Other versions of this have been released by most notiable by Gerry and the Pacemakers (good running reference in band name), Elvis Presley, Frank Sinatra, Louis Armstrong, Dame Kiri Te Kanawa and Alicia Keys just to name a few of the well know performers from different eras and musical backgrounds.

Can you tell this is my favourite motivational song?

This song gets into your head especially as it repeats, if you get it in your head on a long run it is hard to forget about it, sorry. However a bit of humor is good to remember on a long run to help you relax and not tense up as much, so relax those shoulders.

Why did X happen to Y? E.g. a family member lying in hospital with all sorts of medical "bits" connected to them and I am moaning about a bit of a run. This has Very Strong mental images and emotions for me.

I get angry, my muscles get bigger and only communicating by grunting (only slightly green if had a toasted egg and bacon sandwich before long run). I only use this when struggling a lot in a particular point in a race, as can be emotionally draining and you should try and stay positive with your thoughts.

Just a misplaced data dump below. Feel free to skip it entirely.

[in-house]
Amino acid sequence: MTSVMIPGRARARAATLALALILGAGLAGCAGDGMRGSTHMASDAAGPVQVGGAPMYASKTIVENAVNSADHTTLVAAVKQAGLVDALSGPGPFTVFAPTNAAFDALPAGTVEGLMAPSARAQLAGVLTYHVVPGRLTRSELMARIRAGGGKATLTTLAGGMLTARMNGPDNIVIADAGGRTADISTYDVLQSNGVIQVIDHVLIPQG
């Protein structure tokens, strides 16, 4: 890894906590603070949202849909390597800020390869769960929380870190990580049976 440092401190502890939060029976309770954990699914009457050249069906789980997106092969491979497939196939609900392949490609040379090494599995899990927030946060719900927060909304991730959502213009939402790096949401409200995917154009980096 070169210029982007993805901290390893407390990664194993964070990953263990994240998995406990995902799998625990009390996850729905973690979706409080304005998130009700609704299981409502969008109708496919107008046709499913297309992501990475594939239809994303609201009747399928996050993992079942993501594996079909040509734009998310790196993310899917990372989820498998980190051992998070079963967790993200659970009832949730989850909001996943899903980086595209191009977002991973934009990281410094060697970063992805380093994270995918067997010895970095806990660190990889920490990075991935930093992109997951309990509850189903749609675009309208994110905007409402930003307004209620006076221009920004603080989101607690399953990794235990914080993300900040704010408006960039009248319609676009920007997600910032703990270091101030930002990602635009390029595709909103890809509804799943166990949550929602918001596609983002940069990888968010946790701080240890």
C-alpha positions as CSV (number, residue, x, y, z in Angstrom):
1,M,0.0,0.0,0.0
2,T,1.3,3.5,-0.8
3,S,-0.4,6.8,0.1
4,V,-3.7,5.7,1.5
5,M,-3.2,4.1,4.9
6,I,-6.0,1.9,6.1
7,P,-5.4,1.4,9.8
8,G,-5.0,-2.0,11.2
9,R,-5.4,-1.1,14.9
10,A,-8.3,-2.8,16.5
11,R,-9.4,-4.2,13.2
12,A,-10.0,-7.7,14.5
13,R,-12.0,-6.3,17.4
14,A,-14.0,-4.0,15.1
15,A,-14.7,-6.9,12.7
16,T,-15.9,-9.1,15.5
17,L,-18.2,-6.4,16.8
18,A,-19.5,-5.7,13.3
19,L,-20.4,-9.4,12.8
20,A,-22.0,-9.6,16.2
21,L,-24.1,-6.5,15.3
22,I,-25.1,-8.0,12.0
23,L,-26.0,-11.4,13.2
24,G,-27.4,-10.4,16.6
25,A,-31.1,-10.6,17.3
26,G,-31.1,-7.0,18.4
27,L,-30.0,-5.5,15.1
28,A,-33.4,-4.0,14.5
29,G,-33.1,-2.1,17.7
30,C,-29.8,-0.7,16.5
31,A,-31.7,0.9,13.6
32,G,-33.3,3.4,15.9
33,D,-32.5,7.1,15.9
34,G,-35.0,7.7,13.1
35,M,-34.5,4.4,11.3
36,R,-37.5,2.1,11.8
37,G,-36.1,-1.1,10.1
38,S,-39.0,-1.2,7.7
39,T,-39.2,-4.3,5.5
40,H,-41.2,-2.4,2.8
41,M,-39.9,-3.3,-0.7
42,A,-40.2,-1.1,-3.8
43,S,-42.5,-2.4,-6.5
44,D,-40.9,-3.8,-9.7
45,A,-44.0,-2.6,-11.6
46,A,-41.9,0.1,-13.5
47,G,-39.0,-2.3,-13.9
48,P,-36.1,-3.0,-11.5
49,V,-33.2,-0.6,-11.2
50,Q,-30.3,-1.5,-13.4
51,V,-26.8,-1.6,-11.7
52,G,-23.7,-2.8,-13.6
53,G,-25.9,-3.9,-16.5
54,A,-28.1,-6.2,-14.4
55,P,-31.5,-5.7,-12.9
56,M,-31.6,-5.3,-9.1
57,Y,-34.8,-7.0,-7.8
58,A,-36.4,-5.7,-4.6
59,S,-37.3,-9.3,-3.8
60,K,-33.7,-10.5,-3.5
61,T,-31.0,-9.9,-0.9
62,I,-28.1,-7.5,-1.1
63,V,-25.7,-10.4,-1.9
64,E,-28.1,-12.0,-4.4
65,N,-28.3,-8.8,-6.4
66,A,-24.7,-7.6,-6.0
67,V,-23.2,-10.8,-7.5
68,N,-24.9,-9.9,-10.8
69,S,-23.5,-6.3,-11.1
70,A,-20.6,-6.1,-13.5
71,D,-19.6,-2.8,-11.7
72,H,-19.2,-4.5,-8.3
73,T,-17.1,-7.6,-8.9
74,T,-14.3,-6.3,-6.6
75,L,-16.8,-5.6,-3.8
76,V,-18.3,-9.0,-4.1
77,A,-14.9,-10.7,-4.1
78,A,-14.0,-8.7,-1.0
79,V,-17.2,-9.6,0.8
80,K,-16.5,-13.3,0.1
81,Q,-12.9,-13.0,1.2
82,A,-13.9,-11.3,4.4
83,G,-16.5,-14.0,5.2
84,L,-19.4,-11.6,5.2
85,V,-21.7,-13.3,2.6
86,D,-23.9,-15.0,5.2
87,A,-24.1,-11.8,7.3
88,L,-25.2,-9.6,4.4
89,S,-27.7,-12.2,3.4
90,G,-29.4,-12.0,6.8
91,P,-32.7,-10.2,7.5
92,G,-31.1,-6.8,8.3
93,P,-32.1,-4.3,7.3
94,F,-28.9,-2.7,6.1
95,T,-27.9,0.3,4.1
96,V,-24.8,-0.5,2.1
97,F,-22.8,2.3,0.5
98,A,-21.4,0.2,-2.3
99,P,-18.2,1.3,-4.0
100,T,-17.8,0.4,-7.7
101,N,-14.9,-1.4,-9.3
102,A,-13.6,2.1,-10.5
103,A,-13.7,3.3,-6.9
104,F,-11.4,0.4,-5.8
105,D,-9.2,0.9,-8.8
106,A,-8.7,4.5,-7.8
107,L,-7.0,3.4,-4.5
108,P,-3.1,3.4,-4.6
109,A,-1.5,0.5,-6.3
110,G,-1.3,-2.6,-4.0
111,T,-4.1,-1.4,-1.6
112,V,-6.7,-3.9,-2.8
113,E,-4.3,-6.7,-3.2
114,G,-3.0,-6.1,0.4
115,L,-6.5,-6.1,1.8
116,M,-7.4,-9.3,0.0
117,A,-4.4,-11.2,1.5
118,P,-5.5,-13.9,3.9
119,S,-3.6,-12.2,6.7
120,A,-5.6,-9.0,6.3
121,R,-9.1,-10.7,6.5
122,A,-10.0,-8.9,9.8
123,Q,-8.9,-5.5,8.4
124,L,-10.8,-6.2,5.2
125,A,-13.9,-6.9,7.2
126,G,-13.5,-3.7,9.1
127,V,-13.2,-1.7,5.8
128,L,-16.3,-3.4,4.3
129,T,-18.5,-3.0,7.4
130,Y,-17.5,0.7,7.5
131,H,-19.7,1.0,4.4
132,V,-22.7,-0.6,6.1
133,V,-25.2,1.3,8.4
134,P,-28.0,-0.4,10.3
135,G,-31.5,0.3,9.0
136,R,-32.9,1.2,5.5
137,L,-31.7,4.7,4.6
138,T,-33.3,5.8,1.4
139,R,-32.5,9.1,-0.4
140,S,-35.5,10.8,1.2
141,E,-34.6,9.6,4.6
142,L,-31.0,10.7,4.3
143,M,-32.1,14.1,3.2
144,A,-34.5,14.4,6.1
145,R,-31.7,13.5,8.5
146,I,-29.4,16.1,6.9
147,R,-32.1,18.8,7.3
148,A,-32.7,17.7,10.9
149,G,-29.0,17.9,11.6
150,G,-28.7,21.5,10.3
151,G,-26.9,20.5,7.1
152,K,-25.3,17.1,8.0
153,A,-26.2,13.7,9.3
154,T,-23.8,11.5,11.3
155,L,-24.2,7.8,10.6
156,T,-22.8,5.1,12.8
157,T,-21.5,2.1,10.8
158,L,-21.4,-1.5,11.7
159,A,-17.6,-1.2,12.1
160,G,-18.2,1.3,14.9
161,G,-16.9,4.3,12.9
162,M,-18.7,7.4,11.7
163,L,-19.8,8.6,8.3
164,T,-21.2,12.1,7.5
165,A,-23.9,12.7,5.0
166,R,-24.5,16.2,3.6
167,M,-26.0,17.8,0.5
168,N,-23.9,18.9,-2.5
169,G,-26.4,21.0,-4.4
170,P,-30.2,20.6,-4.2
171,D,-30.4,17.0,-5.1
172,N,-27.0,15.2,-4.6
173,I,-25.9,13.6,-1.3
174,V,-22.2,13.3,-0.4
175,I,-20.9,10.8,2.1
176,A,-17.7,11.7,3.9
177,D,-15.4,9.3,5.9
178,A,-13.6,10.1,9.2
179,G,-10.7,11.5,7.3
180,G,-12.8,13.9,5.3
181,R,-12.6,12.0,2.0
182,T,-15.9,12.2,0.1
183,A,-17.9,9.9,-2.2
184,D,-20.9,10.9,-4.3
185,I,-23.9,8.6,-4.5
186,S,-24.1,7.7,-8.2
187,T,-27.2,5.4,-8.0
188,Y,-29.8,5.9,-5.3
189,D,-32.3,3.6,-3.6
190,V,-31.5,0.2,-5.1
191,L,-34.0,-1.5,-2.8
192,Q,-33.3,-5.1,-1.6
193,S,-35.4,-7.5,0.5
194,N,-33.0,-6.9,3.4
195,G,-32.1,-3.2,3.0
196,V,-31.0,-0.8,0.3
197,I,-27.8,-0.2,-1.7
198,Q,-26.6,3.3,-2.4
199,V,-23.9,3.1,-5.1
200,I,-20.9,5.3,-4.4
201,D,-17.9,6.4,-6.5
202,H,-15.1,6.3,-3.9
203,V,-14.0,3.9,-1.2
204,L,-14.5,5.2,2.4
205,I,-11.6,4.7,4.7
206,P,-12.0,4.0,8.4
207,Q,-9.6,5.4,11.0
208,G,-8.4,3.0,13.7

Sesame Street
This video has from the Black Eyed Peas along with various sesame street characters. It has some quite positive lyrics and up beat, the section with the various "what I am is..." you could add your own phrase to the list. If you have children who like sesame street this could be good option as would also use mental association.

Using the Force
Using the Jedi mind tricks to help against the dark side (e.g. pain a long run in this case). Again a bit of humor is good to remember on a long run to help you relax and not tense up as much.

Mr T
I pitty the fool who doesn't listen to Mr T's advice.

Post Race
Once rehydrated and had some suitable protein based nutrition to aid recovery, perhaps you could try some of the drink mentioned in this video :-)

Days after a marathon
Don't forget about the achievement of completing a marathon (or whatever your goal is) in the days afterwards, despite any soreness and difficulties trying to complete simple everyday tasks :-)